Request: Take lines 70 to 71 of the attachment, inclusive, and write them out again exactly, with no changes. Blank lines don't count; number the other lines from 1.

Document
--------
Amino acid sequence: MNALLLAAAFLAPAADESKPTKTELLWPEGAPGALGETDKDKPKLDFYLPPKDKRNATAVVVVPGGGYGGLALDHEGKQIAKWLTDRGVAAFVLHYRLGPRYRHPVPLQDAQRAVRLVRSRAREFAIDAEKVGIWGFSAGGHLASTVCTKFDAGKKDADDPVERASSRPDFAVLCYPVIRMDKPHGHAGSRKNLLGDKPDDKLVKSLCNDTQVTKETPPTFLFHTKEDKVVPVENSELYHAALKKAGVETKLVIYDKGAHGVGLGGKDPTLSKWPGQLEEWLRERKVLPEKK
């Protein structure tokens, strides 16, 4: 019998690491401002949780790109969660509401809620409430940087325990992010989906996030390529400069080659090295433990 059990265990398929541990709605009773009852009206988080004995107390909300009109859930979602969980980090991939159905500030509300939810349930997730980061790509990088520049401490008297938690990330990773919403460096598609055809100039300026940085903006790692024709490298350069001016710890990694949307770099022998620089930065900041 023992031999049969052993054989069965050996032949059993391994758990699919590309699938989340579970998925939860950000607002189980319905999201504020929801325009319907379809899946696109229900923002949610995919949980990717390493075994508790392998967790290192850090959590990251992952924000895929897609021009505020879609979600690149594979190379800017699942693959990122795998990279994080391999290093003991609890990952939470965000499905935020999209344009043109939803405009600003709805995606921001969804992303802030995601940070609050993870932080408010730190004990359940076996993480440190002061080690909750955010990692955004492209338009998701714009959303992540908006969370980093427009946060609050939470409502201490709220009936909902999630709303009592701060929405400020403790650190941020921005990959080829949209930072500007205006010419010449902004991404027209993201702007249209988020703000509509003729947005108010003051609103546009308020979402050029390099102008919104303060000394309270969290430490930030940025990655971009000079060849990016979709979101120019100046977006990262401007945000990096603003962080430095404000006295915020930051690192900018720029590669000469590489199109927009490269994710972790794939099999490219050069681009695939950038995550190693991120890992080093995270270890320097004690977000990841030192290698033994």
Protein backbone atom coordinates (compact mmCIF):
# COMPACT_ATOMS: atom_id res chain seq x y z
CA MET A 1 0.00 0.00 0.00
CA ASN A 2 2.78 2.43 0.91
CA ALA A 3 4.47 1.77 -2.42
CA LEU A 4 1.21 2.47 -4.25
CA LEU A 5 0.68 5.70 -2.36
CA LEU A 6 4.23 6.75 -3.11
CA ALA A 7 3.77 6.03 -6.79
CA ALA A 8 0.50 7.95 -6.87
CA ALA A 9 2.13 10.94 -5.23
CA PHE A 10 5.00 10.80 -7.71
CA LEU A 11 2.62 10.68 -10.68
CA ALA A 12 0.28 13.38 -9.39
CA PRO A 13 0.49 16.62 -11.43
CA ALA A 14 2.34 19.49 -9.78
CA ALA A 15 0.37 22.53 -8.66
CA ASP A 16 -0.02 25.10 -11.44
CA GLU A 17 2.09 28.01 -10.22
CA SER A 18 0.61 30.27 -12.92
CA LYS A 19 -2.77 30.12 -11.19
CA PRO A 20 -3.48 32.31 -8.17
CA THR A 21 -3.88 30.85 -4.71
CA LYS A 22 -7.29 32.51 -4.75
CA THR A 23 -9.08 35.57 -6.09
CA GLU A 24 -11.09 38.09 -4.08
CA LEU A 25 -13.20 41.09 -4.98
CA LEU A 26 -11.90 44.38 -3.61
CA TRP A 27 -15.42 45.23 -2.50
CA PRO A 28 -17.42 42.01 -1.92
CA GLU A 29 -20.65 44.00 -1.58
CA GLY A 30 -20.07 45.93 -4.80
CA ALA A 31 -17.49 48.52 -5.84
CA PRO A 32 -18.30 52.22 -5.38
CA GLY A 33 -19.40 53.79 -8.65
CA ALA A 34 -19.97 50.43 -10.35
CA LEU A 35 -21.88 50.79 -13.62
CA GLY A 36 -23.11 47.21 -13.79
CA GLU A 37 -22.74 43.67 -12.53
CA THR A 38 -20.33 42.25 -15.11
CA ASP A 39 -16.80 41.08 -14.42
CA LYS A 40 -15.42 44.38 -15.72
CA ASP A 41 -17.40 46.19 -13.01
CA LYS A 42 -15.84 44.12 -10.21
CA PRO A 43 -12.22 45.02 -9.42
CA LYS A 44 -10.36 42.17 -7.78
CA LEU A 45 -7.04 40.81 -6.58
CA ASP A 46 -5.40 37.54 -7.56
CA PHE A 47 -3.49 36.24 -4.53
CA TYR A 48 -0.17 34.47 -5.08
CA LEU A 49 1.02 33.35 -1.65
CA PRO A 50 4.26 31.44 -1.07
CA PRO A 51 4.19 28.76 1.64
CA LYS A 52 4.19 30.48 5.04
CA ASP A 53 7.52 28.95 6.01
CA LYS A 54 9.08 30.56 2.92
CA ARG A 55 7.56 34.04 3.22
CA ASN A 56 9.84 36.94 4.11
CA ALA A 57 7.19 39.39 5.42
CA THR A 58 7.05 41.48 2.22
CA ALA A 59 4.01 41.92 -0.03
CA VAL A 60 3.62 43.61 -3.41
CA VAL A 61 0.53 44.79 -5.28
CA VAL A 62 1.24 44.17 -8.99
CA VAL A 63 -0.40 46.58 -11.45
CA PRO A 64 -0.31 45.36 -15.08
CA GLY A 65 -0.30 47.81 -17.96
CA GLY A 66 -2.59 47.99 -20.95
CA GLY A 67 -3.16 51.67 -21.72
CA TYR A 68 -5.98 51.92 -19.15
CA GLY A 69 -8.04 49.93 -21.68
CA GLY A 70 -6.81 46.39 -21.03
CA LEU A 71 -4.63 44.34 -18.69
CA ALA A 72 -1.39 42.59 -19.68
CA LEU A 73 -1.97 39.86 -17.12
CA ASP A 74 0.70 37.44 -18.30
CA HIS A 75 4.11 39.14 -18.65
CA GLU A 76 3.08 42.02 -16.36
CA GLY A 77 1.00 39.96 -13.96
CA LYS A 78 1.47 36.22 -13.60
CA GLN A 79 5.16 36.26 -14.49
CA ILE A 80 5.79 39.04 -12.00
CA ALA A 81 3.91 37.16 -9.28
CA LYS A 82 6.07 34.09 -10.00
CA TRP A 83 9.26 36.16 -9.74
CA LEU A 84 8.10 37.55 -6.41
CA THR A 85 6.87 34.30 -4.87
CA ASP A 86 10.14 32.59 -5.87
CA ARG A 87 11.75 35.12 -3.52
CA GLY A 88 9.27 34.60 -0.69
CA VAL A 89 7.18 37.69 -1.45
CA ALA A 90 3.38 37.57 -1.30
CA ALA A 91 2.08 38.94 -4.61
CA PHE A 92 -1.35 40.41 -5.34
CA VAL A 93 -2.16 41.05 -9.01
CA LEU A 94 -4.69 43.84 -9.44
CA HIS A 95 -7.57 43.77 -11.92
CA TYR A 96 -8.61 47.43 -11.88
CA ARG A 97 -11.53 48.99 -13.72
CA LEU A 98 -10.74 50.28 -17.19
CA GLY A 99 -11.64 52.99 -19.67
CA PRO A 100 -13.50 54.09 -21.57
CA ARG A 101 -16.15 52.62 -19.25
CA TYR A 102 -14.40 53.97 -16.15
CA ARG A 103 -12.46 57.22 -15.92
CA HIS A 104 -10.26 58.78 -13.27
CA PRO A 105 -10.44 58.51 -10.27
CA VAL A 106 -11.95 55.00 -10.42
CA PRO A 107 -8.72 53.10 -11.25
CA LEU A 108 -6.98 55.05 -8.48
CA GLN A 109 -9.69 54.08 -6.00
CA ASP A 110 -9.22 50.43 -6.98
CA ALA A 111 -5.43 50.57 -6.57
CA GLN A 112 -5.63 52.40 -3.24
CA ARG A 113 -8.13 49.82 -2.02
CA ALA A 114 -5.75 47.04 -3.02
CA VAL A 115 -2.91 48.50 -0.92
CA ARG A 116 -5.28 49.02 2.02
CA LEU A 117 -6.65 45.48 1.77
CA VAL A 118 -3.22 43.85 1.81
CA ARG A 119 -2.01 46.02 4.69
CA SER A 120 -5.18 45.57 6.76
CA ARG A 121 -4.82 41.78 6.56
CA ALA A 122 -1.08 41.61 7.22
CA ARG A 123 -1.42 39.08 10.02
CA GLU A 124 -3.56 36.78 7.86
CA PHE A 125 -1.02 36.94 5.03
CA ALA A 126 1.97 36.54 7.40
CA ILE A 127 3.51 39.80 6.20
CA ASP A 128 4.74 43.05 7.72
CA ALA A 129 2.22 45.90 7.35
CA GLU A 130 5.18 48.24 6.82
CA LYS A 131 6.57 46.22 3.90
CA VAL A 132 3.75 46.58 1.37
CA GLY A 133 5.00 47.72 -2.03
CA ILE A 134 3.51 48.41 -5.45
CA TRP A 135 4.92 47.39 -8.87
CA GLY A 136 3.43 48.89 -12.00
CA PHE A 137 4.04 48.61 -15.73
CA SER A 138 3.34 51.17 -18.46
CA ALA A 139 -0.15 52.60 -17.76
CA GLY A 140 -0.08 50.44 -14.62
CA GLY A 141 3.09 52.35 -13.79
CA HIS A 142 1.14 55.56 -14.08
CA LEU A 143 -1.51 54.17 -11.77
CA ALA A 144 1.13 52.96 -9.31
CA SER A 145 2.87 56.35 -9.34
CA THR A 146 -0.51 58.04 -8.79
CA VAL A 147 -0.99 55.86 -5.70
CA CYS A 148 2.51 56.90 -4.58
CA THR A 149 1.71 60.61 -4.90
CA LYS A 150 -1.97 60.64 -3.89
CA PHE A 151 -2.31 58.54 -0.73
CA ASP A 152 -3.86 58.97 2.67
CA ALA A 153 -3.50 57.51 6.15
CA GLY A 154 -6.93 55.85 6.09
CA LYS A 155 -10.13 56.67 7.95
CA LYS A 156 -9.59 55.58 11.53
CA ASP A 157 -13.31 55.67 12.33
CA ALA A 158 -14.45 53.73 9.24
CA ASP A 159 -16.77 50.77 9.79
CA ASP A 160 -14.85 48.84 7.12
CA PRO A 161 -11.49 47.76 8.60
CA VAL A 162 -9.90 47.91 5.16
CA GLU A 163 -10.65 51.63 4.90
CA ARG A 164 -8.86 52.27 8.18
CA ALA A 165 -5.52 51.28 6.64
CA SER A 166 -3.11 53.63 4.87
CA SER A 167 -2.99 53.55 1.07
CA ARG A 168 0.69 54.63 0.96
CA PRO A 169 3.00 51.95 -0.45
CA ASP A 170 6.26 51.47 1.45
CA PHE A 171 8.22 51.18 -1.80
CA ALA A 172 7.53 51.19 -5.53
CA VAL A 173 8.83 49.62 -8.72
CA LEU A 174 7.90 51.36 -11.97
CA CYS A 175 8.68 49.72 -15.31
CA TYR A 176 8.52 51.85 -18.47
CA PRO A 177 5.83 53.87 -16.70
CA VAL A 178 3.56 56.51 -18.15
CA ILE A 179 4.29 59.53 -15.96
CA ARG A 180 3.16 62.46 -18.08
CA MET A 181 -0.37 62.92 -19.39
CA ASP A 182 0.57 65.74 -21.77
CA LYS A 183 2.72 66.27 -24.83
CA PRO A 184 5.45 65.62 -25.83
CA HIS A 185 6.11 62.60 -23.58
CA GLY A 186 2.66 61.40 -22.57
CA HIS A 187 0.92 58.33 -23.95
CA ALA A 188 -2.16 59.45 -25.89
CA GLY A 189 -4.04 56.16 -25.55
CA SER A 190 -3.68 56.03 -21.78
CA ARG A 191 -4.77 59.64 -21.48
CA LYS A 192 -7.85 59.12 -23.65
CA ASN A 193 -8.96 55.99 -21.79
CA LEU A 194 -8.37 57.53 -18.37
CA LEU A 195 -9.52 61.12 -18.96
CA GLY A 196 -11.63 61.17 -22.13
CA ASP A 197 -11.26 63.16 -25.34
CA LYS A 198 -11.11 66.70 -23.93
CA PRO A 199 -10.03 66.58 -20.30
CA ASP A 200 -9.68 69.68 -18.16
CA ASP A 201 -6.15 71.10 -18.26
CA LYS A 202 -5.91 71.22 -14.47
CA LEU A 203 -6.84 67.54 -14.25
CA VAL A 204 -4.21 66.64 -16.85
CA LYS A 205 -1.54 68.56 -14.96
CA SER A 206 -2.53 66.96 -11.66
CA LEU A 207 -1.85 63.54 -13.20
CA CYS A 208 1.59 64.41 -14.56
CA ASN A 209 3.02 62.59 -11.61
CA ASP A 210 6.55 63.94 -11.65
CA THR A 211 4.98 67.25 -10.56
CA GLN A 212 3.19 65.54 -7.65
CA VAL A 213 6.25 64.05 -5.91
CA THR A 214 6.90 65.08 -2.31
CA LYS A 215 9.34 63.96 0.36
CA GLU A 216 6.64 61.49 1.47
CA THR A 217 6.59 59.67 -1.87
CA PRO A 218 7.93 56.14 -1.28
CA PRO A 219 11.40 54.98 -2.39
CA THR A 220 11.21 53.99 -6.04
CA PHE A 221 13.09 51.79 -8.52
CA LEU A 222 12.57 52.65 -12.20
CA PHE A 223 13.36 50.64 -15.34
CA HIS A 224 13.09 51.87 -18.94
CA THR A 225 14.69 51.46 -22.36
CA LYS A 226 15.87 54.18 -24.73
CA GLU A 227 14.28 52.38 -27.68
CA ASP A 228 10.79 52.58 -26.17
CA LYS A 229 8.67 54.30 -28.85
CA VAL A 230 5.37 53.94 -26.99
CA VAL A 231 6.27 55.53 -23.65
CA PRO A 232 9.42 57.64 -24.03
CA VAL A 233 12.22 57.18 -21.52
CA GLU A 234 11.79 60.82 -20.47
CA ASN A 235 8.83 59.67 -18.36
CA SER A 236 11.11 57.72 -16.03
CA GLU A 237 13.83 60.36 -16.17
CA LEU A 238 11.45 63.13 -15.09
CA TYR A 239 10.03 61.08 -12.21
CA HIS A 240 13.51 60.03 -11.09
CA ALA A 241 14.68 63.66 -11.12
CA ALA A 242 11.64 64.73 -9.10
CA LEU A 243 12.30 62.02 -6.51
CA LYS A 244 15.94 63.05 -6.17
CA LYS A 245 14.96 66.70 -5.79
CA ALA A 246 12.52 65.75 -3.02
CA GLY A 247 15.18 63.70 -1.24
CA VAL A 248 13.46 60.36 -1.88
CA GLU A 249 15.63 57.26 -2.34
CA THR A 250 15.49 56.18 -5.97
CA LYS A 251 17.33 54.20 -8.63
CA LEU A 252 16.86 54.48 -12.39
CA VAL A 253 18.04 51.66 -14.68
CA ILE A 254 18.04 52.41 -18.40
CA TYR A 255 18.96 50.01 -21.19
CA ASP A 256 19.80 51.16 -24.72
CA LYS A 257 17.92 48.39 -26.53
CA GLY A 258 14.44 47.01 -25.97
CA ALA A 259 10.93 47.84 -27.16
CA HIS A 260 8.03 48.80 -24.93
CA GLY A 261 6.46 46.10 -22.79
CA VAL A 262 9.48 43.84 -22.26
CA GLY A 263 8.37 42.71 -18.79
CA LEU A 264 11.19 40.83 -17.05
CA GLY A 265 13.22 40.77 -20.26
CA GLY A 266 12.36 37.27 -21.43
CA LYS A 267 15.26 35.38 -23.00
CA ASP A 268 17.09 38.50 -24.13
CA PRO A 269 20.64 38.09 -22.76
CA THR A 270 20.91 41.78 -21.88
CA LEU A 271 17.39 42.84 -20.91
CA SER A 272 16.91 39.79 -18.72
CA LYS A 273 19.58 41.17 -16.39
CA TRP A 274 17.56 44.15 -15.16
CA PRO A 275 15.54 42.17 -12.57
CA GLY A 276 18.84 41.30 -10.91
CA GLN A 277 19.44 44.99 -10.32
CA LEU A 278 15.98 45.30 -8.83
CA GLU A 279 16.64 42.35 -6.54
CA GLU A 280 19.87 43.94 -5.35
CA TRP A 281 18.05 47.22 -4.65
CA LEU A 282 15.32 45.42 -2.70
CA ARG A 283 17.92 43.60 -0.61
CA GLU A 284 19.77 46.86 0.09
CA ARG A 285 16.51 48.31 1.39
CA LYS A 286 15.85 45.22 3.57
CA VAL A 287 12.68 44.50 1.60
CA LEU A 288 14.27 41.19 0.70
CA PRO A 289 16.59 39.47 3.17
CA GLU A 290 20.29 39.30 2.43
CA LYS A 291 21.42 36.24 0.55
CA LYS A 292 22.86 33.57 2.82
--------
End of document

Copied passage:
CA GLY A 66 -2.59 47.99 -20.95
CA GLY A 67 -3.16 51.67 -21.72